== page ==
Who am I?
Hi! My name is Megan, and I'm in my second year of an Integrated Masters in Conservation Biology and Ecology, studying at the University of Exeter's Cornwall Campus. I'm a tutor for A-level Biology and A-level Environmental Studies - my passion is biology and I have been tutoring it in one form or another since secondary school.
My aim is that our tutorial sessions are student-led. You know best what you need to cover or revise, so I will endeavour to tailor our sessions to your individual needs. Obviously ensuring a comprehensive understanding of the fundamentals of the topics is the most important and although I love to talk, I'll also use diagrams and written works to explain concepts to you.
I love biology and I want you to enjoy the sessions too, so that you look forward to your biology lessons and can feel confident about your exams.
If you’re interested then book a ‘Meet the Tutor Session’ through this website. Have some questions ready for me, and let me know what exam board you’re studying for and what I can help you with.
I look forward to meeting you!
|Biology||A Level||£20 /hr|
|Environmental Studies||A Level||£20 /hr|
Vanessa (Parent) November 29 2016
Mrs E (Parent) February 17 2016
Mrs E (Parent) February 15 2016
Anujin (Student) February 15 2016
The nerve impulse arrives at the pre-synaptic knob. Gated voltage-sensitive calcium ion channels open and calcium ions rapidly diffuse into the pre-synaptic knob. The influx of calcium ions stimulates synaptic vesicles full of the neurotransmitter acetylcholine to fuse with the pre-synaptic membrane. Acetylcholine is released into the synaptic cleft by exocytosis. Acetylcholine diffuses across the synaptic cleft. It bonds with receptor sites associated sodium ion channels, causing them to open. Sodium ions rapidly diffuse in and depolarise the post-synaptic membrane. If there is adequate depolarisation then an action impulse will be initiated in the post-synaptic neurone. Acetylcholine remaining in the synaptic cleft with be rapidly broken down by the enzyme acetylcholinesterase to prevent repeated stimulation of the post-synaptic neurone. The products (choline and ethanoic acid) diffuse back across the synaptic cleft into the pre-synaptic knob. ATP is then required to reform acetylcholine and ‘package’ it in the synaptic vesicles ready for the arrival of the next nerve impulse.see more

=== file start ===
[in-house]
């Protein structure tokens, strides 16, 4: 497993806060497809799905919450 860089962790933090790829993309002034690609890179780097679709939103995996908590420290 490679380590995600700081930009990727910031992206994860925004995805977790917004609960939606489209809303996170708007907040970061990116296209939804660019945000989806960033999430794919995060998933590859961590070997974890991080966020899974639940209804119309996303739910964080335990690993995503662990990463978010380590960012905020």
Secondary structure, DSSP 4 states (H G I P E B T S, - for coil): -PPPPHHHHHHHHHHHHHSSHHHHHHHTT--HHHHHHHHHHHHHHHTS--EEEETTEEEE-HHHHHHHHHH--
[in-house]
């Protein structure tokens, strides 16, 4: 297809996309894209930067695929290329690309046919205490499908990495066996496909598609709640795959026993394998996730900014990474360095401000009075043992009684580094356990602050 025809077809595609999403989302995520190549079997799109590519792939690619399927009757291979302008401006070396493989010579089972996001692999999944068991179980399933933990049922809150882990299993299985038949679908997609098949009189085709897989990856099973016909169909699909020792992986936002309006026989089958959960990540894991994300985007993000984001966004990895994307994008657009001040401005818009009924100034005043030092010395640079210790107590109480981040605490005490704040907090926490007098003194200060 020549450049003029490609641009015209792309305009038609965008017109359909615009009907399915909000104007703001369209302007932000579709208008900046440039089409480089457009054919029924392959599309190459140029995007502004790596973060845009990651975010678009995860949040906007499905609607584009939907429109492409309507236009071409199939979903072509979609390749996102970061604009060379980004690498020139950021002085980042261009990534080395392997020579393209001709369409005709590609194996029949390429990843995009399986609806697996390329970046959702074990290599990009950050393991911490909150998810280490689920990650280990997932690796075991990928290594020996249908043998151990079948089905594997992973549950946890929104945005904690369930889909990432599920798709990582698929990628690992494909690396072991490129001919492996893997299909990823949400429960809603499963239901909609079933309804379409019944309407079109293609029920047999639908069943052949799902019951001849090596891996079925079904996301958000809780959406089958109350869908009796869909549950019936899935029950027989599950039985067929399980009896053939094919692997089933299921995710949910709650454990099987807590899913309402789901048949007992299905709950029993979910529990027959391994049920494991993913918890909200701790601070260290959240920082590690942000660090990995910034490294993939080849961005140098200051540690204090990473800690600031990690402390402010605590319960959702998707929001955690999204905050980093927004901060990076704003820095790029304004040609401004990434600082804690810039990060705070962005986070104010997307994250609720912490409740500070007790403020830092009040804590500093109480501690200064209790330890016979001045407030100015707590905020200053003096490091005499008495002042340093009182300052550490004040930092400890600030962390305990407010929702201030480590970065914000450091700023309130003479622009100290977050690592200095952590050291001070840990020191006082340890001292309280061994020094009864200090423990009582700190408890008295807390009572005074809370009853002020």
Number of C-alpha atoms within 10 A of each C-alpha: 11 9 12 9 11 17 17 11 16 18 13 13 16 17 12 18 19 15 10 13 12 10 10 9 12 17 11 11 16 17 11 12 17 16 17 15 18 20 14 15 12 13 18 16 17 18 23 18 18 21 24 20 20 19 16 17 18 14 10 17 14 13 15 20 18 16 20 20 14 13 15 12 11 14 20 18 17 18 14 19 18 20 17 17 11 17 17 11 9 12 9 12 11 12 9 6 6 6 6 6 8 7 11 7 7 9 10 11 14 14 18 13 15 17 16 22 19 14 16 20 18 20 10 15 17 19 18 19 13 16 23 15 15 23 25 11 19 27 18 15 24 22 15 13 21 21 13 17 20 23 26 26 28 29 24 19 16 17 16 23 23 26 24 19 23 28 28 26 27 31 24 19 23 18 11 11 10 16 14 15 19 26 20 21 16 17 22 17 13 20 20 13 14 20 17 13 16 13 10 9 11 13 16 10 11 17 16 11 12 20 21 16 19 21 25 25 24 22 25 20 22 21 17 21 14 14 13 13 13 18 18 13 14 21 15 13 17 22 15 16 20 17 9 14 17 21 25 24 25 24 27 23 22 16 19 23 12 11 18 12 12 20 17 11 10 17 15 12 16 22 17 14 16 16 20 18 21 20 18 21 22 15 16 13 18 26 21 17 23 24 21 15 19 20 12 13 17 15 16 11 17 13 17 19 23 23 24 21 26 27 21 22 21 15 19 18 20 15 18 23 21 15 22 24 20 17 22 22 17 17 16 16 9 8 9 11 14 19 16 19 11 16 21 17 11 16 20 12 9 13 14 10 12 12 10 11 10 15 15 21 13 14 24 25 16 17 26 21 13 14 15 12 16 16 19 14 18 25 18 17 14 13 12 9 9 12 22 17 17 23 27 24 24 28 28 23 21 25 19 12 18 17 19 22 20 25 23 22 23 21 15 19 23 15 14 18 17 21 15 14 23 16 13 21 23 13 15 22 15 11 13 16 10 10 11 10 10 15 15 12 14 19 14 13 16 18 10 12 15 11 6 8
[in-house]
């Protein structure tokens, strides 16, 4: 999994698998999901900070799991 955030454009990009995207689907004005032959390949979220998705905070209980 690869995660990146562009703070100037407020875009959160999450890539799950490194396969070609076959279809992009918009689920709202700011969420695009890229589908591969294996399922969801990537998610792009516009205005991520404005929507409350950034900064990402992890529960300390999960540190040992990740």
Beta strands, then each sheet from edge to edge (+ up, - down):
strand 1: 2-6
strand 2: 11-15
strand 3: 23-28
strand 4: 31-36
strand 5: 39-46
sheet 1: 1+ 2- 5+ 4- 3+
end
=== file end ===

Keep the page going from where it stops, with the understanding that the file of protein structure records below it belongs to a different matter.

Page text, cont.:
Logging and subsequently harvesting trees removes nutrients, like phosphates, from the system. The removal of the vegetation that would also normally act as a protective cover and windbreak increases the raindrop impact and wind velocity, whilst simultaneously decreasing the humus content. This accelerates soil erosion from wind and rain splash. Reduced humus content means there is less infiltration and the soil is looser, and so is more easily eroded and removed from the area in runoff. Removal of root systems reduces the root binding effect that gives the soil structure and holds it together. A further impact of deforestation is the reduced evapotranspiration rate, leading to decreased humidity and therefore reduced regional rainfall – contributing to accelerated desertification. These cumulative effects result in a reduction in the nutrient content of the soil and also in the depth of the layer of fertile topsoil.see more
Linkage occurs when the genes for two different characteristics are found on the same chromosome. This means that they do not independently assort during metaphase one of meiosis and so pass into gametes together; at fertilisation they then pass into the offspring and are inherited together. This reduces the possible allele combinations and so reduces genetic variation in the population. The majority of F2 organisms inherit the same combinations of characteristics as the F1 generations, as the only potential variation comes about as a result of crossing over events (which are comparatively rare). This should not be confused with Sex Linkage.see more